Profinite group

In mathematics, profinite groups are topological groups that are in a certain sense assembled from finite groups; they share many properties with their finite quotients.

A non-compact generalization of a profinite group is a locally profinite group.


A profinite group is a topological group that is isomorphic to the inverse limit of an inverse system of discrete finite groups. Equivalently, a profinite group is a Hausdorff, compact, and totally disconnected topological group: that is, a topological group that is also a Stone space. In categorical terms, this is a special case of a (co)filtered limit construction.


Properties and facts

Profinite completion

Given an arbitrary group G, there is a related profinite group G^, the profinite completion of G. It is defined as the inverse limit of the groups G/N, where N runs through the normal subgroups in G of finite index (these normal subgroups are partially ordered by inclusion, which translates into an inverse system of natural homomorphisms between the quotients). There is a natural homomorphism η : GG^, and the image of G under this homomorphism is dense in G^. The homomorphism η is injective if and only if the group G is residually finite (i.e., , where the intersection runs through all normal subgroups of finite index). The homomorphism η is characterized by the following universal property: given any profinite group H and any group homomorphism f : GH, there exists a unique continuous group homomorphism g : G^H with f = gη.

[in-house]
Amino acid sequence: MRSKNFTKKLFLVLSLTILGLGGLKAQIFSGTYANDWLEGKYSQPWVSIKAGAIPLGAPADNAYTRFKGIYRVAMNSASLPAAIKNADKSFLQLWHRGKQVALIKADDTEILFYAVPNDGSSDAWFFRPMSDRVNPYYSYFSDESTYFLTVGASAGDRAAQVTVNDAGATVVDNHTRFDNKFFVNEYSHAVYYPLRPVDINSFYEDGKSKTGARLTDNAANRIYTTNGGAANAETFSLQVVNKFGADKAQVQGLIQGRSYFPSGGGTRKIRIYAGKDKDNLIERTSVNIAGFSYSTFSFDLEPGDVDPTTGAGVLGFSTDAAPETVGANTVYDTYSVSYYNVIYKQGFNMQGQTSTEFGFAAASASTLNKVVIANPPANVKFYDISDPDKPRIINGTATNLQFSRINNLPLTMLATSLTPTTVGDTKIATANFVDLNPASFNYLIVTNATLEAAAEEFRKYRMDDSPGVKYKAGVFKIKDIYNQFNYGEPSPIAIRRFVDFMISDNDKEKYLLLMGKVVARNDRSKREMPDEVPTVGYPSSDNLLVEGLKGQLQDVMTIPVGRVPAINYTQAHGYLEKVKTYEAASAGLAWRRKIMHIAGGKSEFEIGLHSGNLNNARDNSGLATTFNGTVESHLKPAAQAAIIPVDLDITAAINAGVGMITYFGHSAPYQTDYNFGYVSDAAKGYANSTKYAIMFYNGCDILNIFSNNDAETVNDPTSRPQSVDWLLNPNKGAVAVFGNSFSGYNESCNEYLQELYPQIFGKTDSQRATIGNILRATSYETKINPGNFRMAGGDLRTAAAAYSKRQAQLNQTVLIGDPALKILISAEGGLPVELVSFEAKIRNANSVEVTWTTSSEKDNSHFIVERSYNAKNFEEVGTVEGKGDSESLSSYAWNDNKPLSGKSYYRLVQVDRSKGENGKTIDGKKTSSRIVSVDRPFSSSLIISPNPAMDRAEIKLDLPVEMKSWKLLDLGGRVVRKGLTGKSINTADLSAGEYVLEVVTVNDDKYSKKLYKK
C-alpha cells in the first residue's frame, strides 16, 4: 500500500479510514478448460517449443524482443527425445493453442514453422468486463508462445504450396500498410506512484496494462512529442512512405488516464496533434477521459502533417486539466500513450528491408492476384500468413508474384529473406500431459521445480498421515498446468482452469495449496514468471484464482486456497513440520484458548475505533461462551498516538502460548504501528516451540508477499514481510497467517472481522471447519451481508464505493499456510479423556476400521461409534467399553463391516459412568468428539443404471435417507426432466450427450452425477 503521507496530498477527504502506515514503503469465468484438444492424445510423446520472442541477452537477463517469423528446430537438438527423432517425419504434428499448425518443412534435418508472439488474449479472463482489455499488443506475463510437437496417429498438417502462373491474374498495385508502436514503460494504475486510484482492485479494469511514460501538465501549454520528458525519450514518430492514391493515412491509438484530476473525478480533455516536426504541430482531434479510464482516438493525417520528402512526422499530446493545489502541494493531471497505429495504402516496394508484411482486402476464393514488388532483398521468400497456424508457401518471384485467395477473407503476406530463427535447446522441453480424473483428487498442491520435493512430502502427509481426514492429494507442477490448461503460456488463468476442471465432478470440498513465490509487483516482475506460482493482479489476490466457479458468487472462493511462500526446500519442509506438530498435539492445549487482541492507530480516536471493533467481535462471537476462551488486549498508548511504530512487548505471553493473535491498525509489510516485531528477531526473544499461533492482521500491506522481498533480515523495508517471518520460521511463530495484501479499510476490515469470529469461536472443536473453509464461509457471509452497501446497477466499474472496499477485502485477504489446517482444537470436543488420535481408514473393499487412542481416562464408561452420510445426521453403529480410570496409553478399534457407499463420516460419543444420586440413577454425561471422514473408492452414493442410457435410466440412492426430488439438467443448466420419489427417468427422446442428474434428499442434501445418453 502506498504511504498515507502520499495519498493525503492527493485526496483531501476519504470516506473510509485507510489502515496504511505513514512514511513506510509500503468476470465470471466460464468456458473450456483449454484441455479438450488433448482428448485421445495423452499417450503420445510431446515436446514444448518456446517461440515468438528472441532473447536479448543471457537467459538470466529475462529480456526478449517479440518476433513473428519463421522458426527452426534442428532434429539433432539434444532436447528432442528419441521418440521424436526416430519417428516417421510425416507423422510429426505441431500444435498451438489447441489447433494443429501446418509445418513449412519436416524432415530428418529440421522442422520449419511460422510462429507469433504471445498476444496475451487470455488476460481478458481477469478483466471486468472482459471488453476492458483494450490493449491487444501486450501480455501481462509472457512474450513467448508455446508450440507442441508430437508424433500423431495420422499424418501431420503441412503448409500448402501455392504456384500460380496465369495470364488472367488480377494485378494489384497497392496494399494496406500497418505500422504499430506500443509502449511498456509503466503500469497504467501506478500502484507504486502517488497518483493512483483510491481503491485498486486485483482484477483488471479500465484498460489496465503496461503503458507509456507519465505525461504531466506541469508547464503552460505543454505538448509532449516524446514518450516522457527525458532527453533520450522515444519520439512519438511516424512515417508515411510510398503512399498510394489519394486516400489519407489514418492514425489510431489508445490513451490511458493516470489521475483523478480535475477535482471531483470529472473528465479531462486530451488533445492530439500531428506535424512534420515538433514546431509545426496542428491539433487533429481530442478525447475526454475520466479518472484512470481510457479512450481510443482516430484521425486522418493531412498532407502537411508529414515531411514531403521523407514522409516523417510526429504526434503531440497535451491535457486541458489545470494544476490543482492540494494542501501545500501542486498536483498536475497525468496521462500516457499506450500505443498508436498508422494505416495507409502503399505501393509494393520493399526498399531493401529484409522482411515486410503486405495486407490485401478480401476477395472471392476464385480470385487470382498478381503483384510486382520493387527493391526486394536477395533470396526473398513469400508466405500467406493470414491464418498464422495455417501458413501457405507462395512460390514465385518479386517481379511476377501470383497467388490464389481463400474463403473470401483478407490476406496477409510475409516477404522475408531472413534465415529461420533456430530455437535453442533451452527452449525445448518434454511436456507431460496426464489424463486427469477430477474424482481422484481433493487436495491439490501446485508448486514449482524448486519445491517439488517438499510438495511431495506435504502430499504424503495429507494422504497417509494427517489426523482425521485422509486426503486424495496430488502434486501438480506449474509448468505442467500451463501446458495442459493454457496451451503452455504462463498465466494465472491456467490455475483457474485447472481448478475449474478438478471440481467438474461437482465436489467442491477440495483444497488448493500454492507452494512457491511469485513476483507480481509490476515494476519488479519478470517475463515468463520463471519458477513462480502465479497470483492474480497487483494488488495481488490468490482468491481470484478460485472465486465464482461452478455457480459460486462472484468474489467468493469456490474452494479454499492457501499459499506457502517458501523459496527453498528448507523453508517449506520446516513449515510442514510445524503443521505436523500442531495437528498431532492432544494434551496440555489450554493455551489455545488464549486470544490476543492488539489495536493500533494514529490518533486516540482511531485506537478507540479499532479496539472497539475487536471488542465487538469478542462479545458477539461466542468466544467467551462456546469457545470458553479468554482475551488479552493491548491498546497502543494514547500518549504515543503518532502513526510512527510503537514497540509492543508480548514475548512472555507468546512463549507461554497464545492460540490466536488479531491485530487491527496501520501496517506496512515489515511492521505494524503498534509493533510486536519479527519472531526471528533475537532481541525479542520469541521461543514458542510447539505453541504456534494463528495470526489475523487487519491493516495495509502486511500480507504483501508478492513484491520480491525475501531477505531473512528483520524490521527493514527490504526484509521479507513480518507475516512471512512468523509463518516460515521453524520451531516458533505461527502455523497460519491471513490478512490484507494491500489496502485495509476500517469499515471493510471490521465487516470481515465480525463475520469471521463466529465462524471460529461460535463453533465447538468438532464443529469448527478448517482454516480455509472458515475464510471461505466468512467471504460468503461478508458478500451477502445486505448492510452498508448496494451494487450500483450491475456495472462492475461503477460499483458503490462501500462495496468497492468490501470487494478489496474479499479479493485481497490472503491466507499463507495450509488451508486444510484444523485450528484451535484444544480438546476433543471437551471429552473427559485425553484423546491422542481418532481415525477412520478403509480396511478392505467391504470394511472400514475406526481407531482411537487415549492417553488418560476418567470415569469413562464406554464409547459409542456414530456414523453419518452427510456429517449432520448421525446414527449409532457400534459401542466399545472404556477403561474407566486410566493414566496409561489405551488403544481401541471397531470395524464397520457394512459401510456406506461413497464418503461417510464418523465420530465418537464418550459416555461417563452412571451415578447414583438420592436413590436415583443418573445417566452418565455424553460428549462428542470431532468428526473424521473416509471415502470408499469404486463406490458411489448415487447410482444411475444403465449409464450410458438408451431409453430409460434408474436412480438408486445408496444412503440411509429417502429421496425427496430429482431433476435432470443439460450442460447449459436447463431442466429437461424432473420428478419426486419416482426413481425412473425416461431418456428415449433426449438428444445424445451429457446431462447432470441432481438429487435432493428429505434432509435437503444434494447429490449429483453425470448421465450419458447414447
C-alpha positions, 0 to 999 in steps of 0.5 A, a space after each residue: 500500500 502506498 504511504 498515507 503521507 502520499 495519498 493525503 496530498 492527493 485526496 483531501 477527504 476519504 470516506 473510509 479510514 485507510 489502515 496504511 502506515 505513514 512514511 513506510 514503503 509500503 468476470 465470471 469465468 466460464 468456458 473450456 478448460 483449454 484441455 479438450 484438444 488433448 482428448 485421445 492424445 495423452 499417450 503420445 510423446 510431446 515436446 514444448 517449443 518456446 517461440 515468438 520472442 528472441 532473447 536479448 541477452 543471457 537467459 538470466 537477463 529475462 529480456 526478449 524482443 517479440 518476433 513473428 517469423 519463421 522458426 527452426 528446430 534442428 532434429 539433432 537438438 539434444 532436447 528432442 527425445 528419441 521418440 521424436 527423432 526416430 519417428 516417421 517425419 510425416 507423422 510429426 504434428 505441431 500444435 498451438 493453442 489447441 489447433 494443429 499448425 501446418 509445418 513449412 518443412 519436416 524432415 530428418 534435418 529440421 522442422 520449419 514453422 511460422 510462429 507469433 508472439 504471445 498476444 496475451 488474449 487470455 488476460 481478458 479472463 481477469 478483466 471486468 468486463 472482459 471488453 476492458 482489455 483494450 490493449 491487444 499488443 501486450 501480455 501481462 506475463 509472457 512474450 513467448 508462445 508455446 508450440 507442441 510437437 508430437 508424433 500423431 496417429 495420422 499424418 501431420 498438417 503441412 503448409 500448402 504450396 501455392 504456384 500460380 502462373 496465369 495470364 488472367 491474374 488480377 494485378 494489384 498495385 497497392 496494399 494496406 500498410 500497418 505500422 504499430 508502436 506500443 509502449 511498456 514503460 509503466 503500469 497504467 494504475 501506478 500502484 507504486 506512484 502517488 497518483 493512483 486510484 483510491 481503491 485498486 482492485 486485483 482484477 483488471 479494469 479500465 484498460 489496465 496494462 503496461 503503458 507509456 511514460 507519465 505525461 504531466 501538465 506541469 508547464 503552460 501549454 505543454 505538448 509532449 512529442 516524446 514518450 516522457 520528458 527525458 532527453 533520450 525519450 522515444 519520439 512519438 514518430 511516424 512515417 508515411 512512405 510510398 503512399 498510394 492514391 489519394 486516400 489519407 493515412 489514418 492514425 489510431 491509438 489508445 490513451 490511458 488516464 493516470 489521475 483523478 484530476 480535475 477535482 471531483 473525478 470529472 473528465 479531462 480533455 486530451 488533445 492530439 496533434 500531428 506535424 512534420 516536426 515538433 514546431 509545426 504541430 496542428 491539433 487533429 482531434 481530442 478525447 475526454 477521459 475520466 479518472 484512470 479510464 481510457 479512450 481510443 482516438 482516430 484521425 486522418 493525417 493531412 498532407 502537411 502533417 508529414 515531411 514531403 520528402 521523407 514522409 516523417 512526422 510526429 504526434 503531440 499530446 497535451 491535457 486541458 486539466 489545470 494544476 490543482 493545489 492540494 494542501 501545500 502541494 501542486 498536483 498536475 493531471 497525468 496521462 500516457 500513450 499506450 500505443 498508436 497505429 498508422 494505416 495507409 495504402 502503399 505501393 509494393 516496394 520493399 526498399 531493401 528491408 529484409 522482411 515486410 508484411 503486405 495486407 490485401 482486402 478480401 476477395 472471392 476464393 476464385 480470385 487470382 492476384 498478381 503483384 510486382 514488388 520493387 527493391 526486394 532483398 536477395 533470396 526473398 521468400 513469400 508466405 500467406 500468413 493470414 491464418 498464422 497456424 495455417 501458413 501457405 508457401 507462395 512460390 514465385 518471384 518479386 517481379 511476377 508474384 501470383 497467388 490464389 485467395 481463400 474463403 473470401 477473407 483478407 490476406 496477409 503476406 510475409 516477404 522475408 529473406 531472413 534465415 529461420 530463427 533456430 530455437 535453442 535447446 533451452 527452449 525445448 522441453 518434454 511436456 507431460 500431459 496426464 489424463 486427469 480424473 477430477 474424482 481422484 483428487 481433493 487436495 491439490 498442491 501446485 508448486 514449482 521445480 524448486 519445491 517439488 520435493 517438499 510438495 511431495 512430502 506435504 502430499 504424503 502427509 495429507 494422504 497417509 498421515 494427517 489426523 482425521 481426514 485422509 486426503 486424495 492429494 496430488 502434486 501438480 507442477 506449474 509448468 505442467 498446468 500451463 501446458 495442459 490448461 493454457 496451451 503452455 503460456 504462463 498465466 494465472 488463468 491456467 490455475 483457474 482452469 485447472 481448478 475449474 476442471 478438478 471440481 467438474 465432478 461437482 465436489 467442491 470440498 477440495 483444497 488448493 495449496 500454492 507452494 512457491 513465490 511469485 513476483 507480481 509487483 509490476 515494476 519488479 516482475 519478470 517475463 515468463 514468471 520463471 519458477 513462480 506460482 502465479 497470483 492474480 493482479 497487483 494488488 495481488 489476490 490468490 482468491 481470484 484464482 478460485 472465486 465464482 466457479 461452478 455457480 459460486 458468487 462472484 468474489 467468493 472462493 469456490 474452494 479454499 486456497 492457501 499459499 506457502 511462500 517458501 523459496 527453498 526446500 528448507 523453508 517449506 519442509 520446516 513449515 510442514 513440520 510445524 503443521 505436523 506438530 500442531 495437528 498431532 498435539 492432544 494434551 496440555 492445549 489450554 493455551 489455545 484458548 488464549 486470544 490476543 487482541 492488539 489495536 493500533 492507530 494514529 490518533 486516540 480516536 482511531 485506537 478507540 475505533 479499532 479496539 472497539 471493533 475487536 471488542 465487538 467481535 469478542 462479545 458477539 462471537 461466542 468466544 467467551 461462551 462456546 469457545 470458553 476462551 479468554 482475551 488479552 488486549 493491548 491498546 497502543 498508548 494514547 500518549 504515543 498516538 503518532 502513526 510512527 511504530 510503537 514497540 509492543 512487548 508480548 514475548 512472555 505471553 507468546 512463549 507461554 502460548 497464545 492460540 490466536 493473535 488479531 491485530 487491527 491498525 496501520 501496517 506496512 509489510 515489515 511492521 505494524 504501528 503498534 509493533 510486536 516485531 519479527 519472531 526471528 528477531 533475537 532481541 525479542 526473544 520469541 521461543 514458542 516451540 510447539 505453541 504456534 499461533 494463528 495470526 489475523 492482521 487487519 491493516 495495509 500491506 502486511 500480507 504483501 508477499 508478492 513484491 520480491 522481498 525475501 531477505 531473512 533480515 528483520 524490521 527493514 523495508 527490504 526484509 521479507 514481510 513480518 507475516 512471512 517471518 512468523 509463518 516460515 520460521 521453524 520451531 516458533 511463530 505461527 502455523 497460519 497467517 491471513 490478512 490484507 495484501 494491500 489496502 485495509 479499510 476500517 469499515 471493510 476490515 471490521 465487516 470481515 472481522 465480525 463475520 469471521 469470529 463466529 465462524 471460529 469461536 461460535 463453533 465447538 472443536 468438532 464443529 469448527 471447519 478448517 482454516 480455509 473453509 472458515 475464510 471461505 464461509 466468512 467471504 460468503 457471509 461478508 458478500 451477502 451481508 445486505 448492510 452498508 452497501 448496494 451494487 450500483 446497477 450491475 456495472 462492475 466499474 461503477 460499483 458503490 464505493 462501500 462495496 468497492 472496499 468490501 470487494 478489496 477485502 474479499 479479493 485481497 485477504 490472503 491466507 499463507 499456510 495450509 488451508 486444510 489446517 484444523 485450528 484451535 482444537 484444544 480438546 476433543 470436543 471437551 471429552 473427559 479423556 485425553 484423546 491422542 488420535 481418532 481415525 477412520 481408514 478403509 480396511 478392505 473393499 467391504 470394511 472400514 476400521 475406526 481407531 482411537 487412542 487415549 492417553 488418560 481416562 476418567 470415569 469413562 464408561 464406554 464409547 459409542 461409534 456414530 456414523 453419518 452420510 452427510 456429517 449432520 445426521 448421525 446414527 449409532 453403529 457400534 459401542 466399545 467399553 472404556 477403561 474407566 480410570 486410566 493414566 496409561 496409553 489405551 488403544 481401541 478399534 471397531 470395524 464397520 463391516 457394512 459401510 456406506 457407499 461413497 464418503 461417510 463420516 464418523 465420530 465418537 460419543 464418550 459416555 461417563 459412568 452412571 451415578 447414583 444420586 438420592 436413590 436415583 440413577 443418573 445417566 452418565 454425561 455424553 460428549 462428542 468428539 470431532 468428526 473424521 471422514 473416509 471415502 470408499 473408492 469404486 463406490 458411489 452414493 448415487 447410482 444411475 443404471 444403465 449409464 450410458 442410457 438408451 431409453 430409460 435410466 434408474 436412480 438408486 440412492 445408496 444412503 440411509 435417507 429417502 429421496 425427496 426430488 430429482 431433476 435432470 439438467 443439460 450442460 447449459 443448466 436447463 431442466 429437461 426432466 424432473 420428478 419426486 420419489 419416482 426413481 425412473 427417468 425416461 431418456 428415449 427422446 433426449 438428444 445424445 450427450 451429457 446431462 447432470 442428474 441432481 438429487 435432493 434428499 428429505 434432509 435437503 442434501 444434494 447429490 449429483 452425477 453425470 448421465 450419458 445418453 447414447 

Ind-finite groups

There is a notion of ind-finite group, which is the concept dual to profinite groups; i.e. a group G is ind-finite if it is the direct limit of an inductive system of finite groups. (In particular, it is an ind-group.) The usual terminology is different: a group G is called locally finite if every finitely-generated subgroup is finite. This is equivalent, in fact, to being 'ind-finite'.

By applying Pontryagin duality, one can see that abelian profinite groups are in duality with locally finite discrete abelian groups. The latter are just the abelian torsion groups.

Projective profinite groups

A profinite group is projective if it has the lifting property for every extension. This is equivalent to saying that G is projective if for every surjective morphism from a profinite HG there is a section GH.[2][3]

Projectivity for a profinite group G is equivalent to either of the two properties:[2]

Every projective profinite group can be realized as an absolute Galois group of a pseudo algebraically closed field. This result is due to Alexander Lubotzky and Lou van den Dries.[4]

See also


  1. Fried & Jarden (2008) p. 497
  2. 1 2 Serre (1997) p. 58
  3. Fried & Jarden (2008) p. 207
  4. Fried & Jarden (2008) pp. 208,545
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